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AWOL Newswire Spring 2013


According to data obtained in the 2010 Census, the population of Franklin County, Mississippi is made up of solely straight residents. CNN reporter John Sutter explored the county personally, revealing an interesting cultural and political phenomenon. Sutter explained, “There certainly are gay people in Franklin County…Many are happy to talk about it. It’s their neighbors and families who are not.” Because of this, people must be dodging census questions that ask about sexual orientation, lying or electing not to answer in deference to the cultural expectations of the county. The situation reveals two striking issues. First, residents feel the need to lie to federal government information collectors and systems because of their neighbors’ intolerance. Second, a region’s opinions toward someone’s private life can shape how they officially identify themselves as individuals. This sort of social pressure to disguise personal identities is hardly a recent problem facing the homosexual community. However, more and more states in America are legalizing gay marriage, and social opinion polls are leaning favorably toward legal recognition of these unions. It seems that counties like Franklin should start considering the implications of limiting an individual’s rights under law, hopefully producing a more tolerant and understanding populace. – Zac Deibel


In a research lab across the world, scientists have collected DNA samples from some of the world's smartest people to determine alleles for intelligence. This is not the plot of an upcoming sci-fi thriller, but real research from the Beijing Genomics Institute in Shenzhen, China. The Institute was founded in 1998 and was China's representative in the Human Genome Project. Now the Institute's scientists are moving ahead of their Western counterparts to discover what genes determine intelligence. The idea is that when a couple decides to get pregnant using in vitro fertilization, scientists will be able to tell them which fertilized egg will have the highest IQ. This technology could increase the IQ of each generation by up to 15 points.   –Eleanor Greene


Japan has taught us anything can be put in a vending machine, from new or used underwear to fresh bread. What you might not know, is that book vending machines have existed since 1822. The first book vending machine was used to dispense inflammatory books (like Thomas Payne’s Age of Reason) and pamphlets so the vendor couldn’t be punished. While book vending machines have been built periodically and have become popular in Japan and China, they’ve failed to catch on in Western nations. An Irish company recently attempted to revamp the concept with their vending machine “A Novel Idea” but went bankrupt in 2010. Given the recent popularity of Redbox and other vending machines, the book vending machine might be the next big thing. –Meridian Ganz-Ratzat


Ever wished you could take a picture but didn’t have a camera? Needed to send a text, but your hands were full? Needed directions, but your phone’s Wi-Fi wasn’t working? With the unveiling of Google’s Project Glass, (or the lovechild of Siri and Warby Parker), all these desires can be satisfied—for a mere $1,500. According to Dante D’Orazio of the tech website The Verge, Google has announced that the futuristic headset—available in charcoal, tangerine, shale, cotton, and sky—will go on sale commercially by the end of 2013. Google co-founder Sergey Brin explained in a TED Talk that Project Glass’ intention is to stop people from constantly looking down at their phones, saying, “We ultimately questioned if this is the ultimate future of how you want to connect to other people in your life; how you want to connect information. Should it be by walking around looking down?” Saying, “Okay, Glass,” activates the device and allows users to access the Internet, place calls, text, take pictures, film—basically do the same things you can do on a smartphone. However, there is one drawback—whether you are a model or a middle-aged parent, using Glass as opposed to a phone will make you look like a dork. –Jess Anderson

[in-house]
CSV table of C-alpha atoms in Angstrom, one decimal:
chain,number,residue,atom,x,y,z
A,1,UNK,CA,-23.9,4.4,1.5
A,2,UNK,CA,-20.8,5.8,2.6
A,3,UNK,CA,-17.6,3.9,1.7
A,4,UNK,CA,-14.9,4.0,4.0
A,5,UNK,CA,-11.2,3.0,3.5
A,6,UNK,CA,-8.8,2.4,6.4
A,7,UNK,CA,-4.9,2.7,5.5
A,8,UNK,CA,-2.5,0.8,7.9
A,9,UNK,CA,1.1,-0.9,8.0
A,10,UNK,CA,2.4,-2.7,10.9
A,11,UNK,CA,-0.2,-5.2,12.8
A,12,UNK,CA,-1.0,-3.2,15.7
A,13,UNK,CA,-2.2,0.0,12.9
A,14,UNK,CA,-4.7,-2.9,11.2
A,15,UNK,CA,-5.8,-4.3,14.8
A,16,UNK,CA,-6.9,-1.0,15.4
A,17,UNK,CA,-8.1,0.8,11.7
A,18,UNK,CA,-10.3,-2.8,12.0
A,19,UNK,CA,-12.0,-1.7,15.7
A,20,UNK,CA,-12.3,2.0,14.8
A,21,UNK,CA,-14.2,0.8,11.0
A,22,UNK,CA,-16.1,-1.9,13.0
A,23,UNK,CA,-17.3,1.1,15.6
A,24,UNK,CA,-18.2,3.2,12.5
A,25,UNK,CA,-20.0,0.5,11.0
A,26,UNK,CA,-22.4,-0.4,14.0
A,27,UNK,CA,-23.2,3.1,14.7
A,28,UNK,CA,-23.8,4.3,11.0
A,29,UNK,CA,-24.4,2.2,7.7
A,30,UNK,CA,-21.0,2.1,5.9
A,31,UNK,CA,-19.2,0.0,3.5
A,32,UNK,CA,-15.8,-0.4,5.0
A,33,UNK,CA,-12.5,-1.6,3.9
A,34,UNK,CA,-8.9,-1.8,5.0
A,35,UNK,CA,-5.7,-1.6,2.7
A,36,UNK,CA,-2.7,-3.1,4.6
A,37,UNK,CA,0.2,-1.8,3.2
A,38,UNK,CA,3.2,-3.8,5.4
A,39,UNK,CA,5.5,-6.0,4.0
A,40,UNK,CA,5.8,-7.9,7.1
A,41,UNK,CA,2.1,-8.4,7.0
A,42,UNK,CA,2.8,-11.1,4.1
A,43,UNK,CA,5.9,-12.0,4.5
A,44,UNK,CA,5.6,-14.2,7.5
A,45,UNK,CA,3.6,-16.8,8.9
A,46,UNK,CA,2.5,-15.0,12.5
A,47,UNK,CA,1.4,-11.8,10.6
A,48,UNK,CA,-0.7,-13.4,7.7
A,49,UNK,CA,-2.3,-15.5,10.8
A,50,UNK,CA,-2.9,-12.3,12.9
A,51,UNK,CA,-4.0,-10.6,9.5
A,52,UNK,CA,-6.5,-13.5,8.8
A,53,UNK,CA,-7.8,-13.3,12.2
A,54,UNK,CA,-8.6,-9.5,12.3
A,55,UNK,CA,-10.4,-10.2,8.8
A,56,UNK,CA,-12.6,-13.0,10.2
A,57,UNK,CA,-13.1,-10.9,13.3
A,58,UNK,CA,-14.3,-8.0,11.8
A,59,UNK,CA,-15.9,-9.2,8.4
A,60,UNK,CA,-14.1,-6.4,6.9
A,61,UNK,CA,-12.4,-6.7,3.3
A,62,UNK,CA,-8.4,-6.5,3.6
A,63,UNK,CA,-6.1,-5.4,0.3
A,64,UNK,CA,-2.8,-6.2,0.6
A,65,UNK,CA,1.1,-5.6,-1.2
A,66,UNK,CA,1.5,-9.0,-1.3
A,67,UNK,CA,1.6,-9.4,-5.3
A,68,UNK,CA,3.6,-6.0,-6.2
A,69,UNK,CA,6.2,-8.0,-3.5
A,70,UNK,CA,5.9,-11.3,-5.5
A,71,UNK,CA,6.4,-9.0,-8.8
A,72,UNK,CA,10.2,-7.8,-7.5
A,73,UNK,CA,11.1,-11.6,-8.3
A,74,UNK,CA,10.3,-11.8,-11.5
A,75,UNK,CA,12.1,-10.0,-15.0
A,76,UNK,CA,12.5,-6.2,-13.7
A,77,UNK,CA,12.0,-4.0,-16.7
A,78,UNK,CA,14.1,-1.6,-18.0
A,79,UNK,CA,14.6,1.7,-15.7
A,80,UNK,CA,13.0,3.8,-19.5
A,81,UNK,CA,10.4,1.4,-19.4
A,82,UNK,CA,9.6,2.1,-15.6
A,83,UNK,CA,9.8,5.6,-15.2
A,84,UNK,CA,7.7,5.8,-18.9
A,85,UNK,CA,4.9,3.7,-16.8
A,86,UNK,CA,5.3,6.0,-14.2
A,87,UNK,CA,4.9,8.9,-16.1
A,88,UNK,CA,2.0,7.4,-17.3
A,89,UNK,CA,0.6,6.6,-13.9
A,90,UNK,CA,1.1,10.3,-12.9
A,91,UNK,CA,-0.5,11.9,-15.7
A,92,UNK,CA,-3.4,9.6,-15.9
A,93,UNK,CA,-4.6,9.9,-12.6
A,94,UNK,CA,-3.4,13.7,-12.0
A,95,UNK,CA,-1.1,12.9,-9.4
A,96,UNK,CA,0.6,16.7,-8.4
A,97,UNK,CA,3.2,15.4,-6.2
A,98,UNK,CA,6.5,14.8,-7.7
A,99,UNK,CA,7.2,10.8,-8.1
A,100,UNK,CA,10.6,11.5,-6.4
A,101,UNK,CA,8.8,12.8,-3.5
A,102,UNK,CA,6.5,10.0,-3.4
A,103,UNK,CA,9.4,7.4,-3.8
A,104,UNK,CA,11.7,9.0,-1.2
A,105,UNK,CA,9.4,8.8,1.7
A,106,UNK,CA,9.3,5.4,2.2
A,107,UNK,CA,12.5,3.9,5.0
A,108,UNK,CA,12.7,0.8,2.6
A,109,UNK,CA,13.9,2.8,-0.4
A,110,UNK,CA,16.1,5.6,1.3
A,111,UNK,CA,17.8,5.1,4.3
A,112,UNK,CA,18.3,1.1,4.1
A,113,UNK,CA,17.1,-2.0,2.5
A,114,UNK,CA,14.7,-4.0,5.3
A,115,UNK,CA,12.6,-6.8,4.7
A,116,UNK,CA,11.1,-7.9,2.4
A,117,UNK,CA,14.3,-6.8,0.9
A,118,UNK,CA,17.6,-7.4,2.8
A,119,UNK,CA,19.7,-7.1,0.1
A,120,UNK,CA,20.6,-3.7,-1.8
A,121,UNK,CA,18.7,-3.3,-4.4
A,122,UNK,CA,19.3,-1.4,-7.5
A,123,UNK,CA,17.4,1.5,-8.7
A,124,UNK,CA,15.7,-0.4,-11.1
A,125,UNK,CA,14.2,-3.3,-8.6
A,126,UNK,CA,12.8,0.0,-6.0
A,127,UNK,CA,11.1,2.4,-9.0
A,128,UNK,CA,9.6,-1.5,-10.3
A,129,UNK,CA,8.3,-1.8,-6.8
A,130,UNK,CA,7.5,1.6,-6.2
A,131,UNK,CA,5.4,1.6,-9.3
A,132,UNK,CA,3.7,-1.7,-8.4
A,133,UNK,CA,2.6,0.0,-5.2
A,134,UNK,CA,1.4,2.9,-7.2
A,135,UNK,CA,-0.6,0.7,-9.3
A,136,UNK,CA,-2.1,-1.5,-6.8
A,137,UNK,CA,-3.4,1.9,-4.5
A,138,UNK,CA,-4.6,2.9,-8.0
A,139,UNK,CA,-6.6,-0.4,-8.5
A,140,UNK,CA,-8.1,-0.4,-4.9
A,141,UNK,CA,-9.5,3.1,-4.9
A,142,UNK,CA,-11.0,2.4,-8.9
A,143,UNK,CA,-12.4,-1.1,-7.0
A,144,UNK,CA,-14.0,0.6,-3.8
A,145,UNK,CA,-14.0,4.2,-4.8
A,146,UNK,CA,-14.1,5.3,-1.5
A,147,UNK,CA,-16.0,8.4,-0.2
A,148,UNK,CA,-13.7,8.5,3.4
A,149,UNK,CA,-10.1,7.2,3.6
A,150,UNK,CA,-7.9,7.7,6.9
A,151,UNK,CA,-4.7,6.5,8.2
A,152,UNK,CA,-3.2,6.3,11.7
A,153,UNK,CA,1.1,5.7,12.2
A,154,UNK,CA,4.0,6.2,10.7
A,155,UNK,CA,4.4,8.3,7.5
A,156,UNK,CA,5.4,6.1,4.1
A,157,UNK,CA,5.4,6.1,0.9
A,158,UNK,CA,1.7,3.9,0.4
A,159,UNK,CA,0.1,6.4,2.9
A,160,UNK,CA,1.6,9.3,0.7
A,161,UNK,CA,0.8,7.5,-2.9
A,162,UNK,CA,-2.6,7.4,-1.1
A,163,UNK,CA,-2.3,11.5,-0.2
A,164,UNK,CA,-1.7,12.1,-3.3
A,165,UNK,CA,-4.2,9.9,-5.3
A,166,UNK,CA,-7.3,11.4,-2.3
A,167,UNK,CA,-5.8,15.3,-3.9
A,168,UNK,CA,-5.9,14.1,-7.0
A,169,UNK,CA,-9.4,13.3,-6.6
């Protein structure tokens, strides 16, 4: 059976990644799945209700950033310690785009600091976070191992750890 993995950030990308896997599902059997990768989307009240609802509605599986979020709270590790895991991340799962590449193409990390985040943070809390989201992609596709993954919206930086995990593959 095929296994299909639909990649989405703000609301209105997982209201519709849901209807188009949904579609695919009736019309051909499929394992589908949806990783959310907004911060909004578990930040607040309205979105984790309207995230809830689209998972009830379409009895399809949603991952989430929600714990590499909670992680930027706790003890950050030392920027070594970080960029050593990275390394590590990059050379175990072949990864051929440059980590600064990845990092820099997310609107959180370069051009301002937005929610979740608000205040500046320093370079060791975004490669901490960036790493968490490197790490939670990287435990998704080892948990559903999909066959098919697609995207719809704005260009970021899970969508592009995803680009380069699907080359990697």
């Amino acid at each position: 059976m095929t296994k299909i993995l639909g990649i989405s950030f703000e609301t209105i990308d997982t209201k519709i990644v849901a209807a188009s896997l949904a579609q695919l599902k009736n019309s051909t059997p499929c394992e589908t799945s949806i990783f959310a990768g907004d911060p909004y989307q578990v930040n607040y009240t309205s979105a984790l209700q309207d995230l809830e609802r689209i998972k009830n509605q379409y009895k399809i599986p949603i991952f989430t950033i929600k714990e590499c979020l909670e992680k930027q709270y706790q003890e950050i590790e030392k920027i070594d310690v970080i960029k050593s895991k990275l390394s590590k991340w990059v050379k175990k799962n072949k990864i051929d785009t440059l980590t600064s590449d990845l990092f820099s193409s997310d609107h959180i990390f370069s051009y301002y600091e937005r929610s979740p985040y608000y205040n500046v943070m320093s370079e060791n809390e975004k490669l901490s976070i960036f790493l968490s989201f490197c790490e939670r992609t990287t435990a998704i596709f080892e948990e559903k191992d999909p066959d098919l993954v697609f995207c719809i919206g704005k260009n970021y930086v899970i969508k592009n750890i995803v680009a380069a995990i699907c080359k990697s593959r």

A toddler was cured of HIV in Mississippi thanks to doctors who administered drugs immediately upon her birth. According to CNN, the mother was diagnosed just before giving birth, keeping doctors from providing proper prenatal care, which could have prevented transmission of the virus that causes AIDS. When the baby was 30 hours old, the doctors confirmed that the baby’s mother was HIV positive and began to administer three different antiretroviral drugs. They confirmed several days later that the infant was HIV positive. The doctors continued to treat the infant for 15 months; for unknown reasons, the mother stopped treating her baby for eight to ten months before doctors intervened. When they tested the toddler again, they found that she was “functionally cured,” meaning that the virus was not detected in the blood and that the child will not have to undergo lifelong treatment. Doctors believe that early detection and treatment was the key to curing the child; while such early treatment is not possible for all newborns, the case is inspiring to researchers and doctors alike. –Pamela Huber

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